5 out of 5
I didn’t know I wanted it until I had it. AND NOW I WANT IT ALL.
Okay, so, I’m going to pish-posh on years of talented folks’ efforts, but this might be the best version of the Turtles ever written, save the first movie. The TMNT as most of us know them was, for better or worse, informed by the Fred Wolf cartoon, which ended up doing something of a back-and-forth with the Mirage comic to establish personalities. While the original issues absolutely established so much of the conceptual canon and set up the basic templates (and the space-faring Triceraton saga is still one of my favorite storylines), Pete and Kev’s plotting was always a little hinky and the boys’ personalities overlapped quite a bit. And the various incarnations have gotten a lot of things right – and as admitted above, the original ‘toon undeniably solidified the leader / rebel / geek / goofball format – but there’s almost always one bit that doesn’t match “my” definition of TMNT. Or issues or episodes will nail it, but on the whole: no. (Maybe also placing me in the minority is that I think the 2003 cartoon did a pretty great job until they Flashed Forward.) That’s my biggest guff with the IDW Turts: for all the fan service, it’s not really written that well most of the time, and the dramatics are like a goddamned CW show. Tynion’s Turtles, meanwhile, finally find the right mark on the silly / serious continuum to prevent me from rolling my eyes. Leo feels like a leader; Raph feels like a dangerous rogue; Donnie feels like a scientist; Mikey is actually funny; but most importantly, all of this is accomplished without sacrificing the ‘team’ element, and making each Turtle seem integral to that team. It’s, like, the first appreciably ‘adult’ – as in mature, action-wise, the dialogue, and humor – take on the Turtles. Dang skippy.
Anyhoo, despite the massive popularity, the Turtles have somewhat remained isolated in their world. With that isolation sorta established as fact, I never would’ve thought to want a DC or Marvel crossover. It never felt like it was necessary, in a way.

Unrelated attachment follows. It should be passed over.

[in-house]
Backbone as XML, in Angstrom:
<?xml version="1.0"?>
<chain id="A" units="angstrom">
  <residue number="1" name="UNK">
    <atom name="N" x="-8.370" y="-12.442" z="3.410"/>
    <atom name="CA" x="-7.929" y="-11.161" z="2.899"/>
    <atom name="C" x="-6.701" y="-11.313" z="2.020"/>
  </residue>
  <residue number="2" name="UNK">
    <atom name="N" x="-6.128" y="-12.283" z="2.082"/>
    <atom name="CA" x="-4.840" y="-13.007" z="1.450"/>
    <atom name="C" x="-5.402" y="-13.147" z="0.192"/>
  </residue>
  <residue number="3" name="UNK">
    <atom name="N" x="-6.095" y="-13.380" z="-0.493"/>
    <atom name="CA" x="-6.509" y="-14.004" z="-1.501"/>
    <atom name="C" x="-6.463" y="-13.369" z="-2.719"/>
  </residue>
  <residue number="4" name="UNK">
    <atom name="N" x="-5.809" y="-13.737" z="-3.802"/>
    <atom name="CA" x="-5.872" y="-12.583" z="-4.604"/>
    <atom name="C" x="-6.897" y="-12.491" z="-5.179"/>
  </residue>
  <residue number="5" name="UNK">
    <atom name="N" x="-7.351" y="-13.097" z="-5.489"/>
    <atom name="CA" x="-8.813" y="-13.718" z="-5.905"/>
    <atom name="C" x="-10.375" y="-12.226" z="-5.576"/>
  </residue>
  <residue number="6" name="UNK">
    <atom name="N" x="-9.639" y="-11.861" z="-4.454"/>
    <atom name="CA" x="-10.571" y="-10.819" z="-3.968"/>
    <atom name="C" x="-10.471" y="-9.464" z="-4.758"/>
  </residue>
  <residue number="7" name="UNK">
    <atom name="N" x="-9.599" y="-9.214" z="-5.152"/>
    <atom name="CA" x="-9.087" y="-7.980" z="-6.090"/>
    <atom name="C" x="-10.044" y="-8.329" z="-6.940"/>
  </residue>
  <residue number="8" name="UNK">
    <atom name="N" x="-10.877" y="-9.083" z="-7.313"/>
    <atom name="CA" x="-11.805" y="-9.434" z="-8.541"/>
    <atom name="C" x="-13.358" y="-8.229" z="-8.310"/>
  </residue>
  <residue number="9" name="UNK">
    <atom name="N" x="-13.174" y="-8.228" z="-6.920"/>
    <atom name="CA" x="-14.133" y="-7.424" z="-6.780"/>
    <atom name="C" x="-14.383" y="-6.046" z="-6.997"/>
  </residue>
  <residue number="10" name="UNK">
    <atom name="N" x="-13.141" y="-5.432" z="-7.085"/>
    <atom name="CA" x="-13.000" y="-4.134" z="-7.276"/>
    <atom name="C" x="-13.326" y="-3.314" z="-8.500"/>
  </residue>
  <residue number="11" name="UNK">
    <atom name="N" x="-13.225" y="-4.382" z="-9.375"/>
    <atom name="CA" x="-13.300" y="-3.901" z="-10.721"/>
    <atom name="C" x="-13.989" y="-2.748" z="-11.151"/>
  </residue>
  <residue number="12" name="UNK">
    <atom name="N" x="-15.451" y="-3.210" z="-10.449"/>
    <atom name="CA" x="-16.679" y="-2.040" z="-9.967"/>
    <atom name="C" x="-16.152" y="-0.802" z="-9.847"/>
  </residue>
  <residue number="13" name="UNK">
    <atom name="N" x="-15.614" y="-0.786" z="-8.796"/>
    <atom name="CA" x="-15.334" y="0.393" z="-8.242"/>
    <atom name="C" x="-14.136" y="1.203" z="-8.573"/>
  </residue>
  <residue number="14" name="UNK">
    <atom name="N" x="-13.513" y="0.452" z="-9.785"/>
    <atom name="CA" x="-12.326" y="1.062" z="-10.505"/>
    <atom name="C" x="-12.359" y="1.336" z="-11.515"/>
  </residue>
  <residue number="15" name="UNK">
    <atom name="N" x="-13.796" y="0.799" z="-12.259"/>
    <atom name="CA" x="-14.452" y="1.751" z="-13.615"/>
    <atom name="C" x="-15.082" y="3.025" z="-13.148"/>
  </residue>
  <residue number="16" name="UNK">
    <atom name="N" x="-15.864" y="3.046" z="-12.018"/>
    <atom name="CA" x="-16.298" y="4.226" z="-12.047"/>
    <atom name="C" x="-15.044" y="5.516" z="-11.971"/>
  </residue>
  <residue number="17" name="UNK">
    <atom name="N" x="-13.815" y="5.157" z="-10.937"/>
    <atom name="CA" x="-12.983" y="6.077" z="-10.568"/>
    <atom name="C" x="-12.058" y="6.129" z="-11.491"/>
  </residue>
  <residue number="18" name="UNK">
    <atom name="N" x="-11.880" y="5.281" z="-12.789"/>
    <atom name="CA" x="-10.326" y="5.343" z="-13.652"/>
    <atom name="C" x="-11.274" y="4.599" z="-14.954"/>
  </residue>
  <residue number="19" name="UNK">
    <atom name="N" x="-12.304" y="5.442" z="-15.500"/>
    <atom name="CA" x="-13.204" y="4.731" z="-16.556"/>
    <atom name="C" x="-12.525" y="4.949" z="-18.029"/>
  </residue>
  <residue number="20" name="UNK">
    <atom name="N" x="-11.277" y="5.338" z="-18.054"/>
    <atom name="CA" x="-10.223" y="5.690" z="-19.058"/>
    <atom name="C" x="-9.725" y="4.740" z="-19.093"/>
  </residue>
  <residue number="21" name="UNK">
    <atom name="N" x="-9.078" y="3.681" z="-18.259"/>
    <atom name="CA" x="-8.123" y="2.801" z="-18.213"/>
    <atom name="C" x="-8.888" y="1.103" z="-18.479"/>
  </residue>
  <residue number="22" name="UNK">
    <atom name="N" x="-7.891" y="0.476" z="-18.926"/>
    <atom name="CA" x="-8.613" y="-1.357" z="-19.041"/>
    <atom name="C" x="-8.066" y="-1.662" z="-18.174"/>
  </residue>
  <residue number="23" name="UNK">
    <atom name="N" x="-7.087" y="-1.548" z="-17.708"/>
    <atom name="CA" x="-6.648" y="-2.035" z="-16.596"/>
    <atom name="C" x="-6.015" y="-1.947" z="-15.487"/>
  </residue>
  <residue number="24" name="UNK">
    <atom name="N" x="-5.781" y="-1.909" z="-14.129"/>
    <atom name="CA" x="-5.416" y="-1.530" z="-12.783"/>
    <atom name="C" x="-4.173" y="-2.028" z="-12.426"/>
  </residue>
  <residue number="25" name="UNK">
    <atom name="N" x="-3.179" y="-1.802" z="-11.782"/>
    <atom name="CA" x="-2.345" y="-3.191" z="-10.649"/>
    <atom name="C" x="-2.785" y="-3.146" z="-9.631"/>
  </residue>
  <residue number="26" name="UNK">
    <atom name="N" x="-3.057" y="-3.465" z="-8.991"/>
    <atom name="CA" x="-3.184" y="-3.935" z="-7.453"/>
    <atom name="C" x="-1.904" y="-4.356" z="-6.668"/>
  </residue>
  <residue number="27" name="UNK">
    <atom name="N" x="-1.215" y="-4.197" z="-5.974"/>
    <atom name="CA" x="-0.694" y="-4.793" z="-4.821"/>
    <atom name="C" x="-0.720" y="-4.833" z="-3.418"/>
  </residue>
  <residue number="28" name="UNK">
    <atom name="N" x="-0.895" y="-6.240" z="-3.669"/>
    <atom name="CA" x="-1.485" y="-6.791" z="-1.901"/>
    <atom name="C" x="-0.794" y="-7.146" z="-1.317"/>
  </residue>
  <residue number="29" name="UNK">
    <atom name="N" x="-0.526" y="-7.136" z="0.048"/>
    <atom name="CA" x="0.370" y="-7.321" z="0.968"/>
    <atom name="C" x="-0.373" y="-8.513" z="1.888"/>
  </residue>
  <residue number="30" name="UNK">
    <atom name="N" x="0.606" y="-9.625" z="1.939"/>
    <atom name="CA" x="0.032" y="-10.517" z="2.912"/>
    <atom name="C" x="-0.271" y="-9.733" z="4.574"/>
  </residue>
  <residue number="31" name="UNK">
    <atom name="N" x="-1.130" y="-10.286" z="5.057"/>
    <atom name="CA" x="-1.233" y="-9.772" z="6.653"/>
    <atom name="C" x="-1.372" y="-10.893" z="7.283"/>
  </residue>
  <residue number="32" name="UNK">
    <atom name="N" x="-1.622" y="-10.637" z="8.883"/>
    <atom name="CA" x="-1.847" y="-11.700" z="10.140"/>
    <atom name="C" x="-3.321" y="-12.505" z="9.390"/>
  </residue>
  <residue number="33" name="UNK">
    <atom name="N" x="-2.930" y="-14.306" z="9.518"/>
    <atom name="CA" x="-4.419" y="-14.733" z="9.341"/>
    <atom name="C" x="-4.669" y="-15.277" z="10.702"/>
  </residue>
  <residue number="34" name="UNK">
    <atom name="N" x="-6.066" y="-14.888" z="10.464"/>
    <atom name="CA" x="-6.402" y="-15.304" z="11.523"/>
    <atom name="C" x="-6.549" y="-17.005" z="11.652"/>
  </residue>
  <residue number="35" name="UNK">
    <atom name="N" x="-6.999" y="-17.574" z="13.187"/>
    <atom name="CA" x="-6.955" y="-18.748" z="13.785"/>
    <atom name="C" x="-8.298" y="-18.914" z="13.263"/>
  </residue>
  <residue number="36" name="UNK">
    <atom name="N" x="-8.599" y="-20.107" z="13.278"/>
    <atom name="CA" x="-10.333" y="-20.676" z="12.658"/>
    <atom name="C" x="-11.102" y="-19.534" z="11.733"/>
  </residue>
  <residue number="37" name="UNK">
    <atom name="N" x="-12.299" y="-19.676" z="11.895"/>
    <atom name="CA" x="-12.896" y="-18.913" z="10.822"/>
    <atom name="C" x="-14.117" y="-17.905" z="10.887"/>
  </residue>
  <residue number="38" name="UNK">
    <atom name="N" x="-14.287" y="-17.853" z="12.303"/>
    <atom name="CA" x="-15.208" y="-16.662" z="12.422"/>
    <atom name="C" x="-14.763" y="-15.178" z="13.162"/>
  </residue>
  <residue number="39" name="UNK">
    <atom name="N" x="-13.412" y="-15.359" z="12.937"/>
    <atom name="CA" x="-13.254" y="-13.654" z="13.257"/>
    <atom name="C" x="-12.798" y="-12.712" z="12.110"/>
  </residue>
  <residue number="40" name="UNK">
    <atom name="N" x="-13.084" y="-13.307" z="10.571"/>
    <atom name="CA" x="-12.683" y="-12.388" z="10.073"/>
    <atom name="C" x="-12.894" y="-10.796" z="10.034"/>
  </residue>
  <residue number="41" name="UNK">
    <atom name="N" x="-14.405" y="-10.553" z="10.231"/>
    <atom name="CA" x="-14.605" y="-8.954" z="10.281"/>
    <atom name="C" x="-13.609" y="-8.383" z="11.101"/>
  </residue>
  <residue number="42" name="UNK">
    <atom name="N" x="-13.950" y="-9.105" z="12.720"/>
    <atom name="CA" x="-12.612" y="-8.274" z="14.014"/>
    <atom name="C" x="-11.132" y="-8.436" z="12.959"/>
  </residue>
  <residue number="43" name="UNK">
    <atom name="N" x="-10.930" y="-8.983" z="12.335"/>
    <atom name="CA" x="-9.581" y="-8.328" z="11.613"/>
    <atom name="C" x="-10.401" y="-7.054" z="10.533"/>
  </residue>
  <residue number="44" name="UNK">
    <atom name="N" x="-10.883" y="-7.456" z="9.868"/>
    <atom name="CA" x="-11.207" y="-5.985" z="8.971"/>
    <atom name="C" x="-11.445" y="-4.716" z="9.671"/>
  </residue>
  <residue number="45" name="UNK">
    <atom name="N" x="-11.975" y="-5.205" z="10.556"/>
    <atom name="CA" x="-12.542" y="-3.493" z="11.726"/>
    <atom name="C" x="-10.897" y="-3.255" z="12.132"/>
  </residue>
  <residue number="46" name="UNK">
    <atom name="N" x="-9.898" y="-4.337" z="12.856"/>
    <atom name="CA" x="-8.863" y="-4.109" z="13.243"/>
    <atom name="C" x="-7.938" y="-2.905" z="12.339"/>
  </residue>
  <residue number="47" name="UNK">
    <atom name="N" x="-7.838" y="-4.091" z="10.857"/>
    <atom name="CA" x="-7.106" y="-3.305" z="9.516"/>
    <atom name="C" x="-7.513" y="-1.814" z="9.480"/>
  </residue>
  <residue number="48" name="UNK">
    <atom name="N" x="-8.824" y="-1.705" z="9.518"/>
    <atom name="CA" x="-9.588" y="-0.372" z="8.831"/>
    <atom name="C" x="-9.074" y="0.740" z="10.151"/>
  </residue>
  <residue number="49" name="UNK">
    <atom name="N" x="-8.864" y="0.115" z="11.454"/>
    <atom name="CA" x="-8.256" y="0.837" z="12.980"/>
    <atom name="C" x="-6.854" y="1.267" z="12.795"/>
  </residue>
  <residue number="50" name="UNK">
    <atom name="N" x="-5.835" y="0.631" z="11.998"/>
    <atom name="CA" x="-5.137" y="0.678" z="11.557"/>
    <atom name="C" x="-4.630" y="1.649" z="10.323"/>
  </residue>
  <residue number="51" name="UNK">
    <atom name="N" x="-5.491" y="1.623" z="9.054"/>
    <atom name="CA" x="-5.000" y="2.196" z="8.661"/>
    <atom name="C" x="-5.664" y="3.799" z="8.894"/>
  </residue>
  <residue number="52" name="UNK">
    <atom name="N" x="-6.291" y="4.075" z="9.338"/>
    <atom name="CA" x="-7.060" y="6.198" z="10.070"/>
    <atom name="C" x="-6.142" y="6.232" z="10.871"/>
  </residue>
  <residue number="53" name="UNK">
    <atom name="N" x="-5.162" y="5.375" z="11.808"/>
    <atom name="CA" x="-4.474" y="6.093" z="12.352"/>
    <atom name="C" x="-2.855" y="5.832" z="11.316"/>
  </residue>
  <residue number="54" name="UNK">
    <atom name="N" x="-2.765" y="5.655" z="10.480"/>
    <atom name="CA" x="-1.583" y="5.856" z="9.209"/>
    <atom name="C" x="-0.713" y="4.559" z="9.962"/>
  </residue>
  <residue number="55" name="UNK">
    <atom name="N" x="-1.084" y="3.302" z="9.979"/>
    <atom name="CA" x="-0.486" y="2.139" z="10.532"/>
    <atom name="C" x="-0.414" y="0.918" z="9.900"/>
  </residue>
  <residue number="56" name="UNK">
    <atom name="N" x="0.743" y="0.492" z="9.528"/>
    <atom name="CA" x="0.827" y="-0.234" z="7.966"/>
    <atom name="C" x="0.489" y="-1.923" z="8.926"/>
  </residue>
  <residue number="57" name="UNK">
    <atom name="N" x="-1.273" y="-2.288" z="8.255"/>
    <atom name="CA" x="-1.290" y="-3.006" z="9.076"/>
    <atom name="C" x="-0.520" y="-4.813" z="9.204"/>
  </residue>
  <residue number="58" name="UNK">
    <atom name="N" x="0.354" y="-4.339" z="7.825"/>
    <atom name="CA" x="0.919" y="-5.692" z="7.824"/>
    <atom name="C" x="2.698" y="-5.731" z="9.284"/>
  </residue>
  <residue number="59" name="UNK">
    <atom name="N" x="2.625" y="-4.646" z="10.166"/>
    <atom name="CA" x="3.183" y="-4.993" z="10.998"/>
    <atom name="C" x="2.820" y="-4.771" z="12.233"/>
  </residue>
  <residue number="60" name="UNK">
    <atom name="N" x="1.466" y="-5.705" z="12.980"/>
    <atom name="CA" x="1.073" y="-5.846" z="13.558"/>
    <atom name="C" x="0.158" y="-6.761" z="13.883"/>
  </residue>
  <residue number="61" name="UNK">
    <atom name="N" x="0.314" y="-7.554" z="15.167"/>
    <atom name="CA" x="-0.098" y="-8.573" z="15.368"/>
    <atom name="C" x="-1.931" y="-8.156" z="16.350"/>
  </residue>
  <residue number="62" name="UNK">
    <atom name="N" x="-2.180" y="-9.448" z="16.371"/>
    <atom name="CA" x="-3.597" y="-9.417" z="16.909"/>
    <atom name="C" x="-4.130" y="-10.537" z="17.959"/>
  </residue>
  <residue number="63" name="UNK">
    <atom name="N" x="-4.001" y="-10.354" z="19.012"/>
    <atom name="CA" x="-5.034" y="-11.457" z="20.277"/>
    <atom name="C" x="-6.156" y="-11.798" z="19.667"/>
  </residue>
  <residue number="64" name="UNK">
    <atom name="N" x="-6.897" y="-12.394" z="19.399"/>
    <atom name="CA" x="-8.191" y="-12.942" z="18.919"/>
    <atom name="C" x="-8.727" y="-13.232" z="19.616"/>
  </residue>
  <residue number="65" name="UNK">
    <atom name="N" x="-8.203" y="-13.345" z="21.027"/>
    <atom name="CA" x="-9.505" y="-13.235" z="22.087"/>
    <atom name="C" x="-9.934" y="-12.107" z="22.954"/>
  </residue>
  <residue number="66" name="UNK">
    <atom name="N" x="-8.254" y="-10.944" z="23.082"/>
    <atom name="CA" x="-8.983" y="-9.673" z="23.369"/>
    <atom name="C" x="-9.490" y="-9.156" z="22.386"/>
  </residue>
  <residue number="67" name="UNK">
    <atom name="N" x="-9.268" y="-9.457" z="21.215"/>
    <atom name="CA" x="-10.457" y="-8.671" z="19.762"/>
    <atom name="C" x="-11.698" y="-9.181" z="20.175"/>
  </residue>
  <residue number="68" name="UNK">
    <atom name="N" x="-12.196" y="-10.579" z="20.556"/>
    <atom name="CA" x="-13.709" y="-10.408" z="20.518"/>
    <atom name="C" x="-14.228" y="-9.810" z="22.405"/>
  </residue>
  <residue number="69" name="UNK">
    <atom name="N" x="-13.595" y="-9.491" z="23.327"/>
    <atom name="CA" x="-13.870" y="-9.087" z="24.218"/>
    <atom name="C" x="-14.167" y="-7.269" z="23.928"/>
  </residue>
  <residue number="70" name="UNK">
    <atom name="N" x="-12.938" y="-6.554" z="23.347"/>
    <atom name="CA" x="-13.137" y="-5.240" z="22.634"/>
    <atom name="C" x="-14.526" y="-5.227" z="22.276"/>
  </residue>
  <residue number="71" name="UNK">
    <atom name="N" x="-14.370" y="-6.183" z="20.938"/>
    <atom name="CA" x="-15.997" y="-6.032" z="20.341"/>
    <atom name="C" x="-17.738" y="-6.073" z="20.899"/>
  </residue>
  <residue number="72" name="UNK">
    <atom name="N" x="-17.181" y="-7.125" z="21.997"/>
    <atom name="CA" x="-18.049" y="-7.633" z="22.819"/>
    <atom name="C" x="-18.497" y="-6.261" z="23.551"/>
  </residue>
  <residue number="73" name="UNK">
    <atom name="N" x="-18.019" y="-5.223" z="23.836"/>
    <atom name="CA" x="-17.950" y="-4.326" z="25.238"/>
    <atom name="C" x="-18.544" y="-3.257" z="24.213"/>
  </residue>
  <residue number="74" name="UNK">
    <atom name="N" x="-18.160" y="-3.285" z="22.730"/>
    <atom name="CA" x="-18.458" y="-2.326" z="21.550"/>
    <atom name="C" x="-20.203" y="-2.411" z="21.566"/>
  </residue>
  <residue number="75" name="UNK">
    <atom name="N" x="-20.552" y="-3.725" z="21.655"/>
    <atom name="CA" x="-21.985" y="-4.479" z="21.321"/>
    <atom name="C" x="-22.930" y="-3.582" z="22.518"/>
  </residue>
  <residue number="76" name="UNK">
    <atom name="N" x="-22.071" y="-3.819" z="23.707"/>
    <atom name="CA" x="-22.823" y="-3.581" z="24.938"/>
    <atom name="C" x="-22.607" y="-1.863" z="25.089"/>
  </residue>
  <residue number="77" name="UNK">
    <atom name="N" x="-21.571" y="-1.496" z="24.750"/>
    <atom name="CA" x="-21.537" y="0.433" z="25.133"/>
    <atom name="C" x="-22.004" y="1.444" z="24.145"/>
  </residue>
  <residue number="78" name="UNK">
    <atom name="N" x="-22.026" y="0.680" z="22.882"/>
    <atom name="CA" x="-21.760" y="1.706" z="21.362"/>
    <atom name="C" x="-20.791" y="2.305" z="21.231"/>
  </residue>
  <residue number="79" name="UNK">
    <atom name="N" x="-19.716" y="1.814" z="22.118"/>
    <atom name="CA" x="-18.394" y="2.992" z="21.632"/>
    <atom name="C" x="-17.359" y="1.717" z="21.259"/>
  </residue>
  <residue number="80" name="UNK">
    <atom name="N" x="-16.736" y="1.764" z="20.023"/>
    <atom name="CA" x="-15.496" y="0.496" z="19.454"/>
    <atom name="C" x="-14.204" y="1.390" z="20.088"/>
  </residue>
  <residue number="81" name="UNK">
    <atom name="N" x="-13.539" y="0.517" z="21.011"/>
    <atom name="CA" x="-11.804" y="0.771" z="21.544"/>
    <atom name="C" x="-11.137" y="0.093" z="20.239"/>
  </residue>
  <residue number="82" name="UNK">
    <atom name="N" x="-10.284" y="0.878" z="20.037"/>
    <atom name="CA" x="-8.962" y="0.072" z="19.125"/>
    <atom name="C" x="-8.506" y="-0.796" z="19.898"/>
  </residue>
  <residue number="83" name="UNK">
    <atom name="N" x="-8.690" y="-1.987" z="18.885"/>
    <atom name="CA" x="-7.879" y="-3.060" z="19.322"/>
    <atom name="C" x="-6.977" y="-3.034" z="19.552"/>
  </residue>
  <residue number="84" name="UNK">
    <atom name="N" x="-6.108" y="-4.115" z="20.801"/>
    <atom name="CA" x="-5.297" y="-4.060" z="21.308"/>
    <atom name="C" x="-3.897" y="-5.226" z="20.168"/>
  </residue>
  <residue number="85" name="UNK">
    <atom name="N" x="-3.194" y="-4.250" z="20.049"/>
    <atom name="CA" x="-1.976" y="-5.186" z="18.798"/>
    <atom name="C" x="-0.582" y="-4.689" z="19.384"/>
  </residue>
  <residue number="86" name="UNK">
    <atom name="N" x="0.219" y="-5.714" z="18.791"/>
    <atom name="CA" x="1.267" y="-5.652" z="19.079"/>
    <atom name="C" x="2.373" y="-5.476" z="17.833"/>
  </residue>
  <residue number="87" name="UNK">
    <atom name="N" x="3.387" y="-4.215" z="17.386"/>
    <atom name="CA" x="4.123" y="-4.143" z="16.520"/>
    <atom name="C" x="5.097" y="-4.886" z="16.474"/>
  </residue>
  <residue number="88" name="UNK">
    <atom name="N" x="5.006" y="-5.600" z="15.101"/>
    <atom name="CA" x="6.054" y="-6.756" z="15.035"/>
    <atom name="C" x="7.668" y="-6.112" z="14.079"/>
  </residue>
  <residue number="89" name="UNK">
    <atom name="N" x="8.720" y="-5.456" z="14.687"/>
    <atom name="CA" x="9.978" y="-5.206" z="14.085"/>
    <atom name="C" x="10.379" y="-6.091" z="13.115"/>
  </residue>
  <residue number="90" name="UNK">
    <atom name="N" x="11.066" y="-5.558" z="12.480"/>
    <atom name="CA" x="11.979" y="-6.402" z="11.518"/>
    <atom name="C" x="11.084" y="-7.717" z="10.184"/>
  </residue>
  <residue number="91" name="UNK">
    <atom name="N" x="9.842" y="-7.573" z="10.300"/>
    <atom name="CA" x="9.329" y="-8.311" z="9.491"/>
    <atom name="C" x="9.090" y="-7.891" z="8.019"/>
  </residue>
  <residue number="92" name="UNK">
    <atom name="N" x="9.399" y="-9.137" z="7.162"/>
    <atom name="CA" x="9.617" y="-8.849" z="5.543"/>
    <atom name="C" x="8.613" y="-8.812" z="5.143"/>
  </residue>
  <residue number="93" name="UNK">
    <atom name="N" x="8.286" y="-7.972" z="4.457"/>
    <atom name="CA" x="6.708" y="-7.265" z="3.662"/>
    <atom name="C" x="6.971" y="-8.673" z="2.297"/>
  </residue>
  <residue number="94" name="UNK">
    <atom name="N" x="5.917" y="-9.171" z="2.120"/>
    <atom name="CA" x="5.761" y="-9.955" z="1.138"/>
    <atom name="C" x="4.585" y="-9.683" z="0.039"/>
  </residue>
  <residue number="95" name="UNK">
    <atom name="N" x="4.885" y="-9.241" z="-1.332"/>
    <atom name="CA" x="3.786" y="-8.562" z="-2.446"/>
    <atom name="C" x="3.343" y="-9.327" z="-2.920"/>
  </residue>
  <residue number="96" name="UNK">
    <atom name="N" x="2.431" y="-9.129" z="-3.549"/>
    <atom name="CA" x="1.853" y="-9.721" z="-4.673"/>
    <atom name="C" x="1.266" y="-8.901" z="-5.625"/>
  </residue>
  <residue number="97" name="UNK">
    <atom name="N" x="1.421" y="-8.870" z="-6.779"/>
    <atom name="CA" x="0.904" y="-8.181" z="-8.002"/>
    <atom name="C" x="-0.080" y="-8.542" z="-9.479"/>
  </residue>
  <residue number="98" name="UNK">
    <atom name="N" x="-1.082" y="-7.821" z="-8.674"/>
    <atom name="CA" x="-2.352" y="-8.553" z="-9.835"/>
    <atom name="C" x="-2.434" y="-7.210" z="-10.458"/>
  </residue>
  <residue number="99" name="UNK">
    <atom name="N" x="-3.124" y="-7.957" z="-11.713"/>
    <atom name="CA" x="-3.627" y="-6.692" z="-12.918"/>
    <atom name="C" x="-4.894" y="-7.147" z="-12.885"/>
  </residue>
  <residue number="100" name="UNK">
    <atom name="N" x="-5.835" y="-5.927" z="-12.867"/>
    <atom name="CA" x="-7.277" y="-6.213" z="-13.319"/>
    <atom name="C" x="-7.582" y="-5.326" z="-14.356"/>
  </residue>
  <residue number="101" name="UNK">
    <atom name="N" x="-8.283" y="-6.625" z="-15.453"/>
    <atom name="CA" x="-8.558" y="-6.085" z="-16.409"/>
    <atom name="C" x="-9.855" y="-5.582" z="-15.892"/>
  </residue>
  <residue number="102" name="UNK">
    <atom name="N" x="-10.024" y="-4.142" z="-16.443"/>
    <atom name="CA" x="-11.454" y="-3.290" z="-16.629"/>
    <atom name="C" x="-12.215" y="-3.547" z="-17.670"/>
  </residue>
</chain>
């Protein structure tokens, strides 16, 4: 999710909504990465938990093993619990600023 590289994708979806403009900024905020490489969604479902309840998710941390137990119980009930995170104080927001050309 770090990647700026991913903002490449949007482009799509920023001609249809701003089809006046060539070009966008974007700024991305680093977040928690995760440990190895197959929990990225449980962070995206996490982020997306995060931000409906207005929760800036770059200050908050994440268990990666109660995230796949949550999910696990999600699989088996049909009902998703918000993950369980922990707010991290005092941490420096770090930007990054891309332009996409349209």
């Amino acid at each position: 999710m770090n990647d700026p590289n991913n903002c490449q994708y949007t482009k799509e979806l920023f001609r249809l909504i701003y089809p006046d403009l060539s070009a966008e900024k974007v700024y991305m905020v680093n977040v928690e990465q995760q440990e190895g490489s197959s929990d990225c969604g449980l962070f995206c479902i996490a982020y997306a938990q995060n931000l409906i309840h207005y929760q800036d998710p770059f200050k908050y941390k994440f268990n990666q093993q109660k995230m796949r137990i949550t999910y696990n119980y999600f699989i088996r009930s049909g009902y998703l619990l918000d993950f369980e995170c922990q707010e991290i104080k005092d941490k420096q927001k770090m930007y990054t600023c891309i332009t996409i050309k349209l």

Which is maybe why Tynion’s approach was able to make this so much fun.
The setup is pretty typical: the boys dimension-warp and land in Gotham; there are “who’s a good guy?” fisticuffs before Bats and the boys team-up to beat a collabo of both their enemies. The ante-upper (there has to be one in these scenarios) is that mutagen doesn’t exist in Gotham, so our greensome have to get home before they un-evolve back into unmutated turtles. In the “necessary” approach to crossover stories, you just pit like vs. like, because it’s what the fans talk about in the comic book shops. So issues become showcases for fights, and there’s no plot. While we do get a Shredder / Batman showdown, the combo here is so out of left field that it frees Tynion to take time with the bits I think we all enjoy more than the final showdowns: the meetcute stuff. Mikey with Alfred. Raph and Bats bonding. Even on the enemy side, Shredder sidling up to Bats’ rogues is adorable, and whaddya know, with the extra time spent establishing an actual vibe and tone for the book instead of just Biff Bang Pow, it makes the splash page stuff that much more enjoyable.
Speaking of: between Freddie E. Williams lustrous art and Jeremy Colwell’s painted-looking colors, there’s not a page that makes you suspect this book got anything except an A-list crew. Williams’ draws the boys (and Bats) a little big and bulky, but that’s where Colwell’s colors manage to “lift” the scenes and characters and make them move, with some especially wonderfully applied background washes. Tom Napolitano complements this with his lettering, with tight bubbles and a floaty fontset and sense of spacing that allows the words to have the same energy as the action.
I would wish for more of this title, but I almost don’t want to ruin the perfectness of this oneshot. However this crossover came to be, though, blessed are we for getting to experience it. It is the first Turtles book I can recommend without having to preface it in some way.